It’s late summer with hints of autumn, and the mourning dove nest in the pot on my baker’s rack sits empty now. My family watched as the two little chicks had their flying lessons. The young doves lingered near the nest for another two nights, and then they left for good. On occasion, I still see them foraging in my vegetable garden. They are not quite fully grown, nor altogether capable, but they do all right on their own.
It has been a long time since I posted here, with many changes. As initiator of Transition action in Los Angeles, and one of the original circle that created the Transition Los Angeles city hub (TLA), I’ve been doing a bit of the “empty nest” syndrome myself. For successful initiators in large areas worldwide, this too is part of the natural and evolving Transition journey of building local community. The empty nest phenomenon is something I haven’t seen discussed much.
How the Nest was built
People often ask me “Which comes first, the city hub or the local groups?” For us in L.A., the answer will probably be “Yes.” As in both. As in: first we created the hub; then we launched local groups; and one day we’ll need a city hub again.
I have described here the origins of the TLA city hub — how it launched in 2008 out of a “Training for Transition” hosted by the Environmental Change-Makers group that my co-conspirator and I had founded.
The Los Angeles area is a megacity of 4,652 acres and 11+ million people. From the “Training for Transition” discussion circle that was TLA’s origins, we have always known that the L.A. area would need many, many Transition groups. Transition US has, at times, considered TLA to be almost a “region” rather than a single initiative.
Yet in the early years the TLA city hub met as a single circle in my living room. We local initiators were few and far between (miles between). We needed each other because we were a peer group that understood the path ahead. We gathered and grew close.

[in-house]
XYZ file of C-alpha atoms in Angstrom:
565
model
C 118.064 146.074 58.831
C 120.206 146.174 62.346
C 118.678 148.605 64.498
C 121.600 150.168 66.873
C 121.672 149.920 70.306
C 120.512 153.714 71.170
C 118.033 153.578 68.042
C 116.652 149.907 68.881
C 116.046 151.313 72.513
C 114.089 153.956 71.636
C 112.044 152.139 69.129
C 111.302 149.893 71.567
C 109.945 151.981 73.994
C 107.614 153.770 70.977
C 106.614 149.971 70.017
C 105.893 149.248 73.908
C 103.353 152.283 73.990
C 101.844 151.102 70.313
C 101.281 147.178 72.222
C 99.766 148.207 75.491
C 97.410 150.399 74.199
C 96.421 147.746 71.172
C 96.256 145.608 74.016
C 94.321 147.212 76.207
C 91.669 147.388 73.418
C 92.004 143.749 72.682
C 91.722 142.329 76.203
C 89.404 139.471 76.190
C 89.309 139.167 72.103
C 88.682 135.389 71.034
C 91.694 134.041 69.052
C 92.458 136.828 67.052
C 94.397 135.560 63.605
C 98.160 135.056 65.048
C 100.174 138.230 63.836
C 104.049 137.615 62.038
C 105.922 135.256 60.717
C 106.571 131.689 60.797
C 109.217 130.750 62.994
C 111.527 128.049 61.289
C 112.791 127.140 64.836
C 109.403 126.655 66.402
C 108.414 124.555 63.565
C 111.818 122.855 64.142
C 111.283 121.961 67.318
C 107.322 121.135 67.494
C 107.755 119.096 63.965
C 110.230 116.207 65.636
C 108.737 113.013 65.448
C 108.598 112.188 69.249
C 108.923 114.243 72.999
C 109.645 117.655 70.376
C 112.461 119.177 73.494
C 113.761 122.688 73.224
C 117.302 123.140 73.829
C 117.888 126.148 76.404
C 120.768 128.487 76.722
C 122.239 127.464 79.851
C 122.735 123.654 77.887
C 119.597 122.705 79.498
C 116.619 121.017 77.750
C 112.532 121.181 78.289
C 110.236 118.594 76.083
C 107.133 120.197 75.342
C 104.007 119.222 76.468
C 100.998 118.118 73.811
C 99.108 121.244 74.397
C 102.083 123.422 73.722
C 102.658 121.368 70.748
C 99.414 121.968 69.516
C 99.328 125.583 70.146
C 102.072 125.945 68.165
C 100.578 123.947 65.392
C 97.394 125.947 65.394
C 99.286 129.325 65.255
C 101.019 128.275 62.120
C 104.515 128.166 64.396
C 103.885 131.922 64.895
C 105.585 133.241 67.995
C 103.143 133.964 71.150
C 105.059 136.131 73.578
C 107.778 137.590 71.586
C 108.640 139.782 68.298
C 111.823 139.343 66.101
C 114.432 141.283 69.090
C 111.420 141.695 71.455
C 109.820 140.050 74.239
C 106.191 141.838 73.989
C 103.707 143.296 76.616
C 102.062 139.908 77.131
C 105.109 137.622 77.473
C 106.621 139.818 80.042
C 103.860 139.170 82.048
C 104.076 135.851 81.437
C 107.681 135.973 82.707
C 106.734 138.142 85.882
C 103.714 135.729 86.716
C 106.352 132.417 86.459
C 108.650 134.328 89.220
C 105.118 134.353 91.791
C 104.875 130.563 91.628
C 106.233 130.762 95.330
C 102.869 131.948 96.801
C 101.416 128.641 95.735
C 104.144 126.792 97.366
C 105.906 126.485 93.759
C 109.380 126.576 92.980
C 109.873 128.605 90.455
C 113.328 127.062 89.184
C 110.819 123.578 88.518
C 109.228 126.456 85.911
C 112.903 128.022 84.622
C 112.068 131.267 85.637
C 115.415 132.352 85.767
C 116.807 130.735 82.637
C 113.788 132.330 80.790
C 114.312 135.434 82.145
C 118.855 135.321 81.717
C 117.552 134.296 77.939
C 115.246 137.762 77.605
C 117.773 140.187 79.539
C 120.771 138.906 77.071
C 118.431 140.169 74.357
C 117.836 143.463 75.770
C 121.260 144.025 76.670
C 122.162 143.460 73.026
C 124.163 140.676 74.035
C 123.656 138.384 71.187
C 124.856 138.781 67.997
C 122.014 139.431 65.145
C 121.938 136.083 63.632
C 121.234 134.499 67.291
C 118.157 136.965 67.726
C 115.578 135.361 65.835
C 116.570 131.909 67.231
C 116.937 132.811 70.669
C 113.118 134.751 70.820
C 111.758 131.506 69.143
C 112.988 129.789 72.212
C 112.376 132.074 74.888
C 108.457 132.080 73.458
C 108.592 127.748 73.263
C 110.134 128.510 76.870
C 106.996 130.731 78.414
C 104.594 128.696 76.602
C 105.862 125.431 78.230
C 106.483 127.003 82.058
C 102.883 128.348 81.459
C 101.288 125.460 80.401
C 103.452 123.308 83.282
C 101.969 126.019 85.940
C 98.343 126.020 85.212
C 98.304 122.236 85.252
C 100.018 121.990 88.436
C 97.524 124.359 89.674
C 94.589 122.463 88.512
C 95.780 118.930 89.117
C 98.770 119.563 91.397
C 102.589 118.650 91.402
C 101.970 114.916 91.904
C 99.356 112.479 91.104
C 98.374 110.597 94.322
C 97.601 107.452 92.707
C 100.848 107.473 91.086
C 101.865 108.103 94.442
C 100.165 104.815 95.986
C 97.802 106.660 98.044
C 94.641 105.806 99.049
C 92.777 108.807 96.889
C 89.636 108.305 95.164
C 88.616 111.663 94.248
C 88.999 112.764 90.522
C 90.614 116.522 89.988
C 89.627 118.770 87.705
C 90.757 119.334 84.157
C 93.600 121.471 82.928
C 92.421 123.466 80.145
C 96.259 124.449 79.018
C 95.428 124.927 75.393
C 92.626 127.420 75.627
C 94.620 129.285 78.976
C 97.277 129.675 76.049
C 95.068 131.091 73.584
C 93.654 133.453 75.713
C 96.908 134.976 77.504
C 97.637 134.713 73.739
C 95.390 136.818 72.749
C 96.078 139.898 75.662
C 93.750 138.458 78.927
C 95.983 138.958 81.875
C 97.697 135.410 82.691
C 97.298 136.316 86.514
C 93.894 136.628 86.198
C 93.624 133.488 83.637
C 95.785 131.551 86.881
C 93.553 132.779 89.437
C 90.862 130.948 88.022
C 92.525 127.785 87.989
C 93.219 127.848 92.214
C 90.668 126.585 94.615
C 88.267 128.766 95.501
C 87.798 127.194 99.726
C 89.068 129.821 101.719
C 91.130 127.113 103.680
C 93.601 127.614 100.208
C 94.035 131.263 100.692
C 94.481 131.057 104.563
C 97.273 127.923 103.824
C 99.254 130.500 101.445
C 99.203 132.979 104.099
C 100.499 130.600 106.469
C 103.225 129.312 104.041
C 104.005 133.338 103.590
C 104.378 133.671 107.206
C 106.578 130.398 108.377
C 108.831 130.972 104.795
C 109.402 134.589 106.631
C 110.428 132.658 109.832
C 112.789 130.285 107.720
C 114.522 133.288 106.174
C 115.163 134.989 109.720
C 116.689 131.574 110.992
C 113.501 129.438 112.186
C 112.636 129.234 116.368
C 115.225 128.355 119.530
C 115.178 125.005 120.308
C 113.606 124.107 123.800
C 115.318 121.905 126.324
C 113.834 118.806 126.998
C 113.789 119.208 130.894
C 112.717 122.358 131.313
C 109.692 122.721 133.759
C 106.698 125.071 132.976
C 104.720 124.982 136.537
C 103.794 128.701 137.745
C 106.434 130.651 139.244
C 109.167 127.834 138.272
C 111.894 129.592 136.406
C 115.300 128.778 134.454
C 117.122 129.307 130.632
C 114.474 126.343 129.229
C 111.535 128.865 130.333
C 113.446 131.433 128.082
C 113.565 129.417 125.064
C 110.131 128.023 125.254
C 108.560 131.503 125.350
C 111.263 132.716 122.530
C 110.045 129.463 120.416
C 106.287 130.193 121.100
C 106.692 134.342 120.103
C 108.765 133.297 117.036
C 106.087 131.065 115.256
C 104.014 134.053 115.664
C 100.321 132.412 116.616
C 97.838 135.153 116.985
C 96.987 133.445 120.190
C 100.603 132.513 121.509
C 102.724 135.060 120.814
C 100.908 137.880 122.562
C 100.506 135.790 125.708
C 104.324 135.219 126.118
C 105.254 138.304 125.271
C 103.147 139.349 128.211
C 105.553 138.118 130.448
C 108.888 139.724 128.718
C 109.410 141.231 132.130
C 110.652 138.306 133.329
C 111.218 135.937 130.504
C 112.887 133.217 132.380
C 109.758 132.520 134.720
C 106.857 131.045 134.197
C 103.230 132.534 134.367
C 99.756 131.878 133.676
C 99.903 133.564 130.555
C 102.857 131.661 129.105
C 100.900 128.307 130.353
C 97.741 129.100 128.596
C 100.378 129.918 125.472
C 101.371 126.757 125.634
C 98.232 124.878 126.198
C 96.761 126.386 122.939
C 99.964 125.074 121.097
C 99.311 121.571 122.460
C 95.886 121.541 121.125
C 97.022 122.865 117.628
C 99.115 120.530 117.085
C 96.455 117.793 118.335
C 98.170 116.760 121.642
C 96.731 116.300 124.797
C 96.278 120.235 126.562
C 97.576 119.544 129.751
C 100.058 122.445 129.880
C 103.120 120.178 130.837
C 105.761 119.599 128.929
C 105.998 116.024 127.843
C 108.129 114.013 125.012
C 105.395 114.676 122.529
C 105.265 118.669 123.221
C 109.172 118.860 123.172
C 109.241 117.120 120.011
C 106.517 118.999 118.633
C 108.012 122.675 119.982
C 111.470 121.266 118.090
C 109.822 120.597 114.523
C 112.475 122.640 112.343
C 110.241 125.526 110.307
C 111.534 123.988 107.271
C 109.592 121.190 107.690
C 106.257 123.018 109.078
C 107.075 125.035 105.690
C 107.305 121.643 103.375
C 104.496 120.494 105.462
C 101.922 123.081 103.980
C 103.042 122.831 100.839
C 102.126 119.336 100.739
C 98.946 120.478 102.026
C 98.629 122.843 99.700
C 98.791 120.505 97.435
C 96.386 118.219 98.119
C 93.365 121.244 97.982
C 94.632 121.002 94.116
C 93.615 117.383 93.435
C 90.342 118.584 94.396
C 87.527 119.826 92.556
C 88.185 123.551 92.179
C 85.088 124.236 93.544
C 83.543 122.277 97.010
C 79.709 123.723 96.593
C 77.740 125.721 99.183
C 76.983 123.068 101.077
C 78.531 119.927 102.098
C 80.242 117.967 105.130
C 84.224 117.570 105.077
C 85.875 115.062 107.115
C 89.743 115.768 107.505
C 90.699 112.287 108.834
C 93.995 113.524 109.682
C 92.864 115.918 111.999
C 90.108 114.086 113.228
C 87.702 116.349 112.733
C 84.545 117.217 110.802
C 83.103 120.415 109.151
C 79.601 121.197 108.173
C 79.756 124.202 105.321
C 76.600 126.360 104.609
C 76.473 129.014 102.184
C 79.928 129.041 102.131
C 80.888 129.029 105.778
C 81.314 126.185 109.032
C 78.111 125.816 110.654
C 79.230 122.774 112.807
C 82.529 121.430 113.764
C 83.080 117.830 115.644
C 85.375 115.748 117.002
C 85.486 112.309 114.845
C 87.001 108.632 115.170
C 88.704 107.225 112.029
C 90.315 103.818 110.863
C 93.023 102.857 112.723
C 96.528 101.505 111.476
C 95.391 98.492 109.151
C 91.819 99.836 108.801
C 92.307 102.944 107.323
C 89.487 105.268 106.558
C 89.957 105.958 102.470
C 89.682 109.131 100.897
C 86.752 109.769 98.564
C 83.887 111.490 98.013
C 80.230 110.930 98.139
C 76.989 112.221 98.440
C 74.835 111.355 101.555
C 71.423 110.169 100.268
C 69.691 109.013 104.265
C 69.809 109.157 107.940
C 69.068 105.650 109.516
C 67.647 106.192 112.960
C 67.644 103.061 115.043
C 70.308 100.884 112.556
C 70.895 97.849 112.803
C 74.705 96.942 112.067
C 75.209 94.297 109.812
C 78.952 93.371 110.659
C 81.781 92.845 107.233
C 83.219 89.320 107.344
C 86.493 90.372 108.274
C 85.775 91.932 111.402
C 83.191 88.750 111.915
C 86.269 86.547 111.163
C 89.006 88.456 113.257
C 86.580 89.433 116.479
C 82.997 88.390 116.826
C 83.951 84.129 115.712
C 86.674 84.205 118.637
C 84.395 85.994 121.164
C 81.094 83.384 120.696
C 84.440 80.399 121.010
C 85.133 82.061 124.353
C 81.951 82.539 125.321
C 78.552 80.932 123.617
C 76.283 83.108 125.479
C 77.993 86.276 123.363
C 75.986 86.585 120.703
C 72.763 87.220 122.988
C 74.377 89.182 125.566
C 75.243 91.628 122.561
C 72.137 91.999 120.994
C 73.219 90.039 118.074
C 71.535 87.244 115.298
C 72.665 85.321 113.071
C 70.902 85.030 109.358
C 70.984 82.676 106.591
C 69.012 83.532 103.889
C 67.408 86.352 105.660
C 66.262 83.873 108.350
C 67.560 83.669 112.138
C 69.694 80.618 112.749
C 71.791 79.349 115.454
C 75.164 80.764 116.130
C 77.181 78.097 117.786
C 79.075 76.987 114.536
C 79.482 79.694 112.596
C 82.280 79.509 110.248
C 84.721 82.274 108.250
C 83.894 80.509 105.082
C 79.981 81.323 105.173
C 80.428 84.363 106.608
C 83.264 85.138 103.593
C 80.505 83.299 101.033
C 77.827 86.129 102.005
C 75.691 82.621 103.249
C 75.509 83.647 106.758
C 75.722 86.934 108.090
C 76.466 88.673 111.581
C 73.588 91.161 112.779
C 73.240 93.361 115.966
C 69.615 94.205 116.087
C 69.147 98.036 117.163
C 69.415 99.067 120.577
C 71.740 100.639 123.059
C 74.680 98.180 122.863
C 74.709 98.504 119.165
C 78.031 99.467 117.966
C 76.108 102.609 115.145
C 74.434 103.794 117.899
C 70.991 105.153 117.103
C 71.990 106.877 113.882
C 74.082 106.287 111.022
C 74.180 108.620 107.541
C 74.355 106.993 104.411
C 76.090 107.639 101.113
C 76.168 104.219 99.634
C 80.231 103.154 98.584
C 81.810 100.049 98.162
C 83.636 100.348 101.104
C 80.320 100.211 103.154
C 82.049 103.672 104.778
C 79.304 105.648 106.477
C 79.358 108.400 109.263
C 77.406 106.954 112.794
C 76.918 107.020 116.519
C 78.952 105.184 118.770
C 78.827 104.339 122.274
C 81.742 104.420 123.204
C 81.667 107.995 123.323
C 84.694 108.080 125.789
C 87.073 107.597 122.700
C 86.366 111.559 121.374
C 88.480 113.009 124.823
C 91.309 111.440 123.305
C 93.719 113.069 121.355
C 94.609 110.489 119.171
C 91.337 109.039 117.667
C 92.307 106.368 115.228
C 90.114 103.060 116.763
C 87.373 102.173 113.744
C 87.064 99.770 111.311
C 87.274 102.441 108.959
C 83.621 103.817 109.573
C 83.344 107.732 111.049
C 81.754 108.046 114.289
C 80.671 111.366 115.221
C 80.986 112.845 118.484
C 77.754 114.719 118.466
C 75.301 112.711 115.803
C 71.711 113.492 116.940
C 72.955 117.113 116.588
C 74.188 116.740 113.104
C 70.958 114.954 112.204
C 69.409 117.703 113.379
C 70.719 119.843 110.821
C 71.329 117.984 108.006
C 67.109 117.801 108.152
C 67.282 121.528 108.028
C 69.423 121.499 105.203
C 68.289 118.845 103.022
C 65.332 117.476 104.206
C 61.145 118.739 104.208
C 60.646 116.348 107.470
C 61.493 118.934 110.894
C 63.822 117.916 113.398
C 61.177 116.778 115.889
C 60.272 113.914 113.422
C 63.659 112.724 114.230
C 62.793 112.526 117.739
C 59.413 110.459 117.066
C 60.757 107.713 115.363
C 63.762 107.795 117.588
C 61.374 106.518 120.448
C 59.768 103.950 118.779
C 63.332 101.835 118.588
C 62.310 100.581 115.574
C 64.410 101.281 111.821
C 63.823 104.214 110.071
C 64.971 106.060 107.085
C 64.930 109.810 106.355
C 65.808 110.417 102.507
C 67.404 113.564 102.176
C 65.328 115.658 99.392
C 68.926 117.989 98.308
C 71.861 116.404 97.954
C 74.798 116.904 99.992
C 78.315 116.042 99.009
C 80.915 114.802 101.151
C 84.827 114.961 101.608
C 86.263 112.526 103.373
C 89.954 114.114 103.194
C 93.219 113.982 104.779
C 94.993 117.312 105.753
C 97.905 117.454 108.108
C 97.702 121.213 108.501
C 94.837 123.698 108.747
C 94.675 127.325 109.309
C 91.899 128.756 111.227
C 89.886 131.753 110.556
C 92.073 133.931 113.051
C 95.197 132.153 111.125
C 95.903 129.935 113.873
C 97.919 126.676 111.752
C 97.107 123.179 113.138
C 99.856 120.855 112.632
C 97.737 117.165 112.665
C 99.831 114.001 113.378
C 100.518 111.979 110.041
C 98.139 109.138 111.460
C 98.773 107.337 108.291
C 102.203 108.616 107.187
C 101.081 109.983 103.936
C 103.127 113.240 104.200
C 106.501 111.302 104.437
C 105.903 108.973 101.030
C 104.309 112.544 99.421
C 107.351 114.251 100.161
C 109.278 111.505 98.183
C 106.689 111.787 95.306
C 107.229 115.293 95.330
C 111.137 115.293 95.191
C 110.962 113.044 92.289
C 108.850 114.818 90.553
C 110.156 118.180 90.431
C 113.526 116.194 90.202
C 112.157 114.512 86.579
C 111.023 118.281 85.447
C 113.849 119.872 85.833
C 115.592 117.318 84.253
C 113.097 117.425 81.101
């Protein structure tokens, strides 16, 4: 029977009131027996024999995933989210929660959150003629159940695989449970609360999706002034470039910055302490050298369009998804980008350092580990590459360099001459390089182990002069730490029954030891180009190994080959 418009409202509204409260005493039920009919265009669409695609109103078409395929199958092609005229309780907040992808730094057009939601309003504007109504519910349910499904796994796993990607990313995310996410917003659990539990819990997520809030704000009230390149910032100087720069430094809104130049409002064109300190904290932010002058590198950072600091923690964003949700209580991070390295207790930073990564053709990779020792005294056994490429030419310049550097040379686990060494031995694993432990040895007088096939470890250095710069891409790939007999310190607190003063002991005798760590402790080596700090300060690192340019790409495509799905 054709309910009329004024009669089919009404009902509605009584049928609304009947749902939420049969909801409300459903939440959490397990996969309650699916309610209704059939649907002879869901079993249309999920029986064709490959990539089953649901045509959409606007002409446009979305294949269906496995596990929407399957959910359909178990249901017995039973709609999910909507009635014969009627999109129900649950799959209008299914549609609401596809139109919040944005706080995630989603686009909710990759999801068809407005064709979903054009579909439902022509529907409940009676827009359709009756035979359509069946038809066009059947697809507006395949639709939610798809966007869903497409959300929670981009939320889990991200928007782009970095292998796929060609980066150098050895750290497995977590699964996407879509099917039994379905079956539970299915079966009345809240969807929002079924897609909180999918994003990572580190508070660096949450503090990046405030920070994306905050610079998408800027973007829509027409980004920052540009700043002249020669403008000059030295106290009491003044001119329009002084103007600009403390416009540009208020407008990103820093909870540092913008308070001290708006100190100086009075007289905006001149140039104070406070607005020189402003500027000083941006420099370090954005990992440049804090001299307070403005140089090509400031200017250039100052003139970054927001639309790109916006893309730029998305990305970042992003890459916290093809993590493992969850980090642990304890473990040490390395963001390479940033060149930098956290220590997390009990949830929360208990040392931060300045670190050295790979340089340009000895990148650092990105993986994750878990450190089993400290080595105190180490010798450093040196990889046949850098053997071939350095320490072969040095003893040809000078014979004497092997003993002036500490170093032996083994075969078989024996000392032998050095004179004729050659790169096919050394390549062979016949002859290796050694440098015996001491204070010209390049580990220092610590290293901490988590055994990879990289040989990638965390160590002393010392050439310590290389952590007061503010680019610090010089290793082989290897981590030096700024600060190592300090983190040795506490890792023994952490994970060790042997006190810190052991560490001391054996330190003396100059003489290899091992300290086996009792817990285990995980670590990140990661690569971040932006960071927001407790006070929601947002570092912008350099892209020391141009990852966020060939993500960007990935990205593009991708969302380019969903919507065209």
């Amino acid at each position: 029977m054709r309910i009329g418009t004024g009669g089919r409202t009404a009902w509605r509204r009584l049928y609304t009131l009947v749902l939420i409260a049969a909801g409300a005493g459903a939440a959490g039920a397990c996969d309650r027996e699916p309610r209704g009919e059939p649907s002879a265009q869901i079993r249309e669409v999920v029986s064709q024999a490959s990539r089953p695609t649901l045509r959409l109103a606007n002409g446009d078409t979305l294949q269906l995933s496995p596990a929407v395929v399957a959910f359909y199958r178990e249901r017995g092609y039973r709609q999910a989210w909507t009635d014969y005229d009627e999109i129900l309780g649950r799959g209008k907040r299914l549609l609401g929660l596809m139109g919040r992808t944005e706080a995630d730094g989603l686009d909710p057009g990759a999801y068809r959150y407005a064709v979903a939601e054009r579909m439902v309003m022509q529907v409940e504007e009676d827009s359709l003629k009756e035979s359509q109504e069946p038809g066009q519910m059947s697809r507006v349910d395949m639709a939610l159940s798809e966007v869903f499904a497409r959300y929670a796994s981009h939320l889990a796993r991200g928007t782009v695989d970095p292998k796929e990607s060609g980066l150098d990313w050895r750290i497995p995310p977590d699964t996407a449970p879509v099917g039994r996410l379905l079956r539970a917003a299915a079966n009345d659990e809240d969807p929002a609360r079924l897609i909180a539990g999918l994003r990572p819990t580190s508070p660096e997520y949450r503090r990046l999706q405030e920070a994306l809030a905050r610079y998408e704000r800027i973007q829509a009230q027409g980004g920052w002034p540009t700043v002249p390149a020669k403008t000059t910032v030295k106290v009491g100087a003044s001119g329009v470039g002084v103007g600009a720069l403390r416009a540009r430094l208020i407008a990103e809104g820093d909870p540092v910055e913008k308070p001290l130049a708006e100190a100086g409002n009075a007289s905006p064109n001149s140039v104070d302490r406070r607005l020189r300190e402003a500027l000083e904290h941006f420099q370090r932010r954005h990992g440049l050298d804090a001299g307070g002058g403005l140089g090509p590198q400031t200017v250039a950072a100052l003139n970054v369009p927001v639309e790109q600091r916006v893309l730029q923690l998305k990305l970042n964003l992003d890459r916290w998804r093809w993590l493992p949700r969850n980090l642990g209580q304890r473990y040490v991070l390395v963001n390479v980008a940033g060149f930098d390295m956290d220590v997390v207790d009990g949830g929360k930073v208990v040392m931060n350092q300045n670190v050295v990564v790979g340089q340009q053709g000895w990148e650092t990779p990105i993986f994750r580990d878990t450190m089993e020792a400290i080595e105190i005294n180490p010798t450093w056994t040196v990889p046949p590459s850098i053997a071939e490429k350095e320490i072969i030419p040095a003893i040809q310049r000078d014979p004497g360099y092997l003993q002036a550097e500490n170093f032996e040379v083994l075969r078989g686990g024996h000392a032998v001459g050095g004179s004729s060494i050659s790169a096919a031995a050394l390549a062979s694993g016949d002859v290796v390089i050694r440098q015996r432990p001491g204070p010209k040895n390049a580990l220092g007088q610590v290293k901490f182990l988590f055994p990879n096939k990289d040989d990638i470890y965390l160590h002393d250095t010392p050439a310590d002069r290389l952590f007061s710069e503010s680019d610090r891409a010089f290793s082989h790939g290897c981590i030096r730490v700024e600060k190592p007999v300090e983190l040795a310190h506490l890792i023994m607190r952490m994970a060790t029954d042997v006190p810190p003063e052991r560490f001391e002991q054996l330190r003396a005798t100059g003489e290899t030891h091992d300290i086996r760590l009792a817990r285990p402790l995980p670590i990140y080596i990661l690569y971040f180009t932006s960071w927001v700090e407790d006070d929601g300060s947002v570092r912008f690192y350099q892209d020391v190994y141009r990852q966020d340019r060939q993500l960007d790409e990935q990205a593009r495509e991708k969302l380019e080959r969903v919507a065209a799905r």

From the start, each local Transition group developed its own unique personality. Transition Mar Vista took an early interest in health care and inner transition. San Fernando started a time bank.
In the early days, attendees to our events would drive miles to events that interested them — attendance seemed topic-centric rather than localized. Thus centralized messaging about all events was very important — the TLA city hub maintained an active email list on which we attempted to give the full picture of all the Transition action going on in the greater L.A. basin.
The groups began to develop their own, local email lists. People who arrived first through the city hub list were helped to find their local group. Early members were simultaneously on the city hub list, but as time went on many local newcomers had no interest in doing so.
Local steering groups met more frequently than the city hub group did. The local groups had the vitality of a colorful list of shared activities (the city hub hosted city-wide events only occasionally), plus they had the intimacy of shared local geography.
Over time the individual groups grew stronger. Most of them developed a web presence and began hosting a schedule of activities. Attendance at events in my own “back yard” — the meeting site two blocks from my house where Environmental Change-Makers was started in 2005 — thinned out considerably.